As high-deductible plans caught fire, however, many employers saw they could save even more by not contributing to their employees’ accounts. “The idea was hijacked,” said Tony Miller, a Minnesota healthcare entrepreneur who developed some of the first high-deductible plans for large employers like medical device giant Medtronic, but who has since grown disenchanted with how companies shifted costs onto patients. The change left workers responsible for saving for healthcare on their own. Yet government data show that most workers haven’t had extra money to set aside. 2,000 in available savings — including cash, non-retirement stocks, mutual funds and other liquid assets — according to a KFF analysis of government data conducted for The Times. “In the real world, average people are living paycheck to paycheck,” said Helen Darling, the former head of the National Business Group on Health, a leading employer organization focused on health benefits. Moreover, the vision of legions of patients becoming engaged shoppers pushing down prices has turned out to be a mirage. Only 17% of workers say they have attempted to shop around to find the best price for a medical service in the previous year, according to the Times-Kaiser poll.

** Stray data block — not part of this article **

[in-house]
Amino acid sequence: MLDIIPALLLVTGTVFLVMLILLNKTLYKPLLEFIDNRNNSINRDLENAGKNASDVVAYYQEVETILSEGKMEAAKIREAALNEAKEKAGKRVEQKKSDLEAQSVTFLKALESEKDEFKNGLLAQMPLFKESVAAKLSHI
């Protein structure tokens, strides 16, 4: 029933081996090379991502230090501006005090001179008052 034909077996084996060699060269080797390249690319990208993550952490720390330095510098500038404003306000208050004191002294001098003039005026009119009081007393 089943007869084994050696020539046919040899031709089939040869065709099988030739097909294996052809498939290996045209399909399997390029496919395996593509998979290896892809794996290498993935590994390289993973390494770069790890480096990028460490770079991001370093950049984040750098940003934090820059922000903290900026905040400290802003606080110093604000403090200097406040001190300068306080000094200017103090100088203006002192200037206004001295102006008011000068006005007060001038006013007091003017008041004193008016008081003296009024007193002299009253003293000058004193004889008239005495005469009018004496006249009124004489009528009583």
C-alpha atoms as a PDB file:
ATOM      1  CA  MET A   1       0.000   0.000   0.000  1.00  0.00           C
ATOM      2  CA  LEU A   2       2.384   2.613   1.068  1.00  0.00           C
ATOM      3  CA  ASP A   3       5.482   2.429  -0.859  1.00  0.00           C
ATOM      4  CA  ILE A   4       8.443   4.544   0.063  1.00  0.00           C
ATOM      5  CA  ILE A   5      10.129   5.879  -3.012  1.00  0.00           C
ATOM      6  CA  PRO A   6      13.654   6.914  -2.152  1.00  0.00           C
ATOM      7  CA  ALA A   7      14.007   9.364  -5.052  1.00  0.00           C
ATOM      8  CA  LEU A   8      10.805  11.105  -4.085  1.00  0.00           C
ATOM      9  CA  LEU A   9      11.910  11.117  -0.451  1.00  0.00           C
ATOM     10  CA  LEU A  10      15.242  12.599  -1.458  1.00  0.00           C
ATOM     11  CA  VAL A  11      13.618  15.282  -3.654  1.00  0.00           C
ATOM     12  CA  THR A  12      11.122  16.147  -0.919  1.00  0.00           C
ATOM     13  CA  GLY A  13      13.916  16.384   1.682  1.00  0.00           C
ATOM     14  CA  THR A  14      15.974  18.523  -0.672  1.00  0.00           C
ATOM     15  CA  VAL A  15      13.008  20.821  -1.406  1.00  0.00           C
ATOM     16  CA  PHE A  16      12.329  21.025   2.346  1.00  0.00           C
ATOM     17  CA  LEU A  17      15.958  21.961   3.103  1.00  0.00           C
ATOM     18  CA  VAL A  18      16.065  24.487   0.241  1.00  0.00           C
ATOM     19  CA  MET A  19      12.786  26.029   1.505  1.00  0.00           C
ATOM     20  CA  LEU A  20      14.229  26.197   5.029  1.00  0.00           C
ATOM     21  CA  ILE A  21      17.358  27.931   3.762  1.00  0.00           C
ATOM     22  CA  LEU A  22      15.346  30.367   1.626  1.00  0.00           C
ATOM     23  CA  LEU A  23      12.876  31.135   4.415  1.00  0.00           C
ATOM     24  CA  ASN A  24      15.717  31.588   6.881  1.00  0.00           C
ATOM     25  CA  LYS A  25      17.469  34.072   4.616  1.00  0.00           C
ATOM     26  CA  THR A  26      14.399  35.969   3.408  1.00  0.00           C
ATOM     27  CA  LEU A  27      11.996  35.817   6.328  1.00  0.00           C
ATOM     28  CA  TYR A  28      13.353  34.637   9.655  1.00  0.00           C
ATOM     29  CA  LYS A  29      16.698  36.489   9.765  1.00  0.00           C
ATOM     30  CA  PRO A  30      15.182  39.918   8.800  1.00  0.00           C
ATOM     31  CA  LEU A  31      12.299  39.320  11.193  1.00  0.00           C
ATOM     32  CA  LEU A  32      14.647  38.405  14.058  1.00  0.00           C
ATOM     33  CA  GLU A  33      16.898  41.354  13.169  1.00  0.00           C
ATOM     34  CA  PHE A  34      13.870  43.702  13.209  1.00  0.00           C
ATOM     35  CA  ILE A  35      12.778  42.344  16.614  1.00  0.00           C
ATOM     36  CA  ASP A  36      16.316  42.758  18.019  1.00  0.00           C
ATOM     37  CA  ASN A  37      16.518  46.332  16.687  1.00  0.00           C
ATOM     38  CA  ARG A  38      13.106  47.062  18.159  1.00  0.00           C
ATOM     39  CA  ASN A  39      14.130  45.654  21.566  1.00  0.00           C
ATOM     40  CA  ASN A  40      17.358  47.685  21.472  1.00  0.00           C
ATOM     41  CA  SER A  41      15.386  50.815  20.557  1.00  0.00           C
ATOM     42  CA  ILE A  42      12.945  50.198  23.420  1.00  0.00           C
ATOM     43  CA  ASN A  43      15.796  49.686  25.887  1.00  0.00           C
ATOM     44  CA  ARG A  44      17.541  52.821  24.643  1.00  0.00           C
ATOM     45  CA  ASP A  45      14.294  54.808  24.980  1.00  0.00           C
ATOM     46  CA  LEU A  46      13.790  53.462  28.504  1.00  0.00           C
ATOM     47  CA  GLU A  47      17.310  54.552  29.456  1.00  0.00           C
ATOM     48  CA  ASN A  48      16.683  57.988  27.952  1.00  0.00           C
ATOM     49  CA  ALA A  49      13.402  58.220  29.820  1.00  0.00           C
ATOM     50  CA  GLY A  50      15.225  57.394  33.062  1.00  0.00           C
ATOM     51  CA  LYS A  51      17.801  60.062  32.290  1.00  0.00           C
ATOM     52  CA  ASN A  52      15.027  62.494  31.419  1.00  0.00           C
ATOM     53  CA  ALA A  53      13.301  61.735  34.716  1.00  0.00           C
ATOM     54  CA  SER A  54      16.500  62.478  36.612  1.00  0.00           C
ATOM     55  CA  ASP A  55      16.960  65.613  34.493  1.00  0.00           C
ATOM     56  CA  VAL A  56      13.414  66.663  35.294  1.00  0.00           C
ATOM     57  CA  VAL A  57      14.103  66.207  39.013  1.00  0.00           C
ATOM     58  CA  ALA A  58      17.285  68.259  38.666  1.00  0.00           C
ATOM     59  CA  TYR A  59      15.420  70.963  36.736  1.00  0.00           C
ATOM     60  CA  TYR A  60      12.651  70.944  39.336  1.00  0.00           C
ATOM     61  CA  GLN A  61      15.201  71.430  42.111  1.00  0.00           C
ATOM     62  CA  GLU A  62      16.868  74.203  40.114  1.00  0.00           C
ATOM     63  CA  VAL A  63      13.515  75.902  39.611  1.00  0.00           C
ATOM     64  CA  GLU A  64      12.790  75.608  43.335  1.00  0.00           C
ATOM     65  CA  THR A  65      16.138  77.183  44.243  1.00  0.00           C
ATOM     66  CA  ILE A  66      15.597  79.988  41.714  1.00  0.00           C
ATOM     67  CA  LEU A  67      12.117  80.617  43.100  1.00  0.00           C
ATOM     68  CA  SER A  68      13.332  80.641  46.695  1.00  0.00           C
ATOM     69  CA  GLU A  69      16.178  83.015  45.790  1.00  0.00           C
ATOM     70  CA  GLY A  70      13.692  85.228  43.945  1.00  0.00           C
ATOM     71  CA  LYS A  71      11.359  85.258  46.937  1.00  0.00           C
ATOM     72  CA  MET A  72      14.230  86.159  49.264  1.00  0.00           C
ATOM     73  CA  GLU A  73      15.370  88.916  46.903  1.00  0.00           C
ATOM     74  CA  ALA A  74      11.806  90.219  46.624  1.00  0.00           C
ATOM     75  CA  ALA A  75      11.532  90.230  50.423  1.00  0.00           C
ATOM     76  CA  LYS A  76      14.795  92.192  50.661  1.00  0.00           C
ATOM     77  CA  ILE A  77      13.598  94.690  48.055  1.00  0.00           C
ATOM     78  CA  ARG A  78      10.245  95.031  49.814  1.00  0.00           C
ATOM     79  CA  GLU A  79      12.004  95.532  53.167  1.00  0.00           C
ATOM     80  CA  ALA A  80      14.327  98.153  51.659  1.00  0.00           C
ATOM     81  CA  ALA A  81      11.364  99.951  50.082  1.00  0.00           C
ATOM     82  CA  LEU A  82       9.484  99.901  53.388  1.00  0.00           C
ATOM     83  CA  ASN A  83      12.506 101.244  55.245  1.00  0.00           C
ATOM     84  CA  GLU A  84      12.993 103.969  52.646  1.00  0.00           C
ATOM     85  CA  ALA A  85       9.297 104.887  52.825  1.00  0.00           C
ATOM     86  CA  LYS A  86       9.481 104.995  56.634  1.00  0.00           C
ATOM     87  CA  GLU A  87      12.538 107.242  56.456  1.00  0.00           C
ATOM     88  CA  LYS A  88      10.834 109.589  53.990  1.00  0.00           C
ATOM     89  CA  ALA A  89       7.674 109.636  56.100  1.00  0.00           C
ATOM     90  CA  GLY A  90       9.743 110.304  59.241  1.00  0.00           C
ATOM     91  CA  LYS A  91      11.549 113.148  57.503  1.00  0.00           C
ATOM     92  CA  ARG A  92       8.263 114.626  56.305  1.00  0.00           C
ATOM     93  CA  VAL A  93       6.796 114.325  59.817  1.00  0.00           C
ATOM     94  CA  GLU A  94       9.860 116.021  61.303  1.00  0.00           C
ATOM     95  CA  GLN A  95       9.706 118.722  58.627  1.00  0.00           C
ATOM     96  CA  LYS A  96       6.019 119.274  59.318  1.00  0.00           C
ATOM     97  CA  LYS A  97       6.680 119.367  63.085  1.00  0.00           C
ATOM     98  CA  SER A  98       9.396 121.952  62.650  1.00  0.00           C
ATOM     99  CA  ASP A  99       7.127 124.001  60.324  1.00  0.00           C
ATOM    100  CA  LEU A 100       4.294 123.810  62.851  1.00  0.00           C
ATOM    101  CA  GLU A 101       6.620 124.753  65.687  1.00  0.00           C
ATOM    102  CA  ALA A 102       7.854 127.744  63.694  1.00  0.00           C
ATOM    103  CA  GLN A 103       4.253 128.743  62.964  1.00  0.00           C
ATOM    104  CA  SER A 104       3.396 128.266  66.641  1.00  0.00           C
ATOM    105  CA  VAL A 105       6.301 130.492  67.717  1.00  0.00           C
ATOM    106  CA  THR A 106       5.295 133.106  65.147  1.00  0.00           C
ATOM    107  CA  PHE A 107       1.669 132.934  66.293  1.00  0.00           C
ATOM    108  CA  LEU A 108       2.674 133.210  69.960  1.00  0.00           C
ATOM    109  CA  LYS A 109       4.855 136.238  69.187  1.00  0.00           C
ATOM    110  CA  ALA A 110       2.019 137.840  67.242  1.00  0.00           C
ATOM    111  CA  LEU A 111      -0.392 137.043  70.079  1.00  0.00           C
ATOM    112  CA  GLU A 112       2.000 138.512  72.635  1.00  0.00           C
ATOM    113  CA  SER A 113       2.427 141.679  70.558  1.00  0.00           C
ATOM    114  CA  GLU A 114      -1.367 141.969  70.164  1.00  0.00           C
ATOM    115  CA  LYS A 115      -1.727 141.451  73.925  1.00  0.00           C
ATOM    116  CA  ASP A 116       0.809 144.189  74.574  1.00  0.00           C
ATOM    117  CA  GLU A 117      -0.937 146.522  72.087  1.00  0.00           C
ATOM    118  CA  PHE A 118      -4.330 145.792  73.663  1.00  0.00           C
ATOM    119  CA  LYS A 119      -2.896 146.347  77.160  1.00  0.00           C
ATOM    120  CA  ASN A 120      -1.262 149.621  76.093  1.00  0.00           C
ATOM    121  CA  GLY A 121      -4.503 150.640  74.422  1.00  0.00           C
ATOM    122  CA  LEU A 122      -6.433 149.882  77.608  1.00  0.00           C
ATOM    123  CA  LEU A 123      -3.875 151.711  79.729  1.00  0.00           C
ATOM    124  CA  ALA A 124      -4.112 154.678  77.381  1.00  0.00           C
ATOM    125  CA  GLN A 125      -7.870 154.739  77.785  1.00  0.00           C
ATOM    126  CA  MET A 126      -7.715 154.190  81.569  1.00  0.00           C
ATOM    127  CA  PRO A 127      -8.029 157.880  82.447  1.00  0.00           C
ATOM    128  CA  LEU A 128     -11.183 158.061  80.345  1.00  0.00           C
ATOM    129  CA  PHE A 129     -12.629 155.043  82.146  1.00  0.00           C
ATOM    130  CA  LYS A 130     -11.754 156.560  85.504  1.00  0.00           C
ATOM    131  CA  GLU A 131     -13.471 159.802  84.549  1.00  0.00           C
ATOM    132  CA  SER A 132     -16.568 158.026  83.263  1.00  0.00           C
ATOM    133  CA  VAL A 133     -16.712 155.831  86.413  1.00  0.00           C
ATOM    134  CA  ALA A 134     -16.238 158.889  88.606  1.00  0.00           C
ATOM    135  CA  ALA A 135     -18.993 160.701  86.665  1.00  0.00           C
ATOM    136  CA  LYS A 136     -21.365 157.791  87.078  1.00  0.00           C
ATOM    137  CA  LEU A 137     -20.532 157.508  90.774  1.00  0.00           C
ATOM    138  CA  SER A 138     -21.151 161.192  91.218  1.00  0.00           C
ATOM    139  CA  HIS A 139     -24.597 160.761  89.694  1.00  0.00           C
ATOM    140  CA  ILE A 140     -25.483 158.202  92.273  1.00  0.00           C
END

And doctors, hospitals and clinics continue to make costs nearly impossible for patients to determine, according to consumer advocates, independent research and the Times/KFF survey. Two-thirds of surveyed workers said finding out the cost of a medical treatment or procedure was somewhat or very difficult. Today, most Americans with a job-based health plan still give their insurance good marks. Two-thirds call their coverage excellent or good, according to the Times/KFF poll, which found that workers are primarily grateful to have any coverage. But those with the highest deductibles are substantially less satisfied, with fewer than half giving their plans high marks. Americans with chronic illnesses are more likely than healthy workers to say their insurance has gotten worse in recent years and less likely to feel the system works well for people like them, the poll found. Across the board, large numbers of U.S. “The whole situation drives me nuts,” said Bryan Shirley, a lawyer in Minnesota who said in the past he would question whether he needed to take his children to the doctor because he worried about paying the deductible. Shirley, 46, said he put off medical attention for his sports injuries and at one point put thousands of dollars of medical bills on credit cards. “I know we are better off than most,” he said. A growing number of healthcare officials, and even some corporate leaders, say it’s time to reassess the cost-sharing revolution. “I would love to see us reevaluate the whole purpose of co-pays and deductibles,” said McAneny, the American Medical Assn. president. Even former Utah Gov.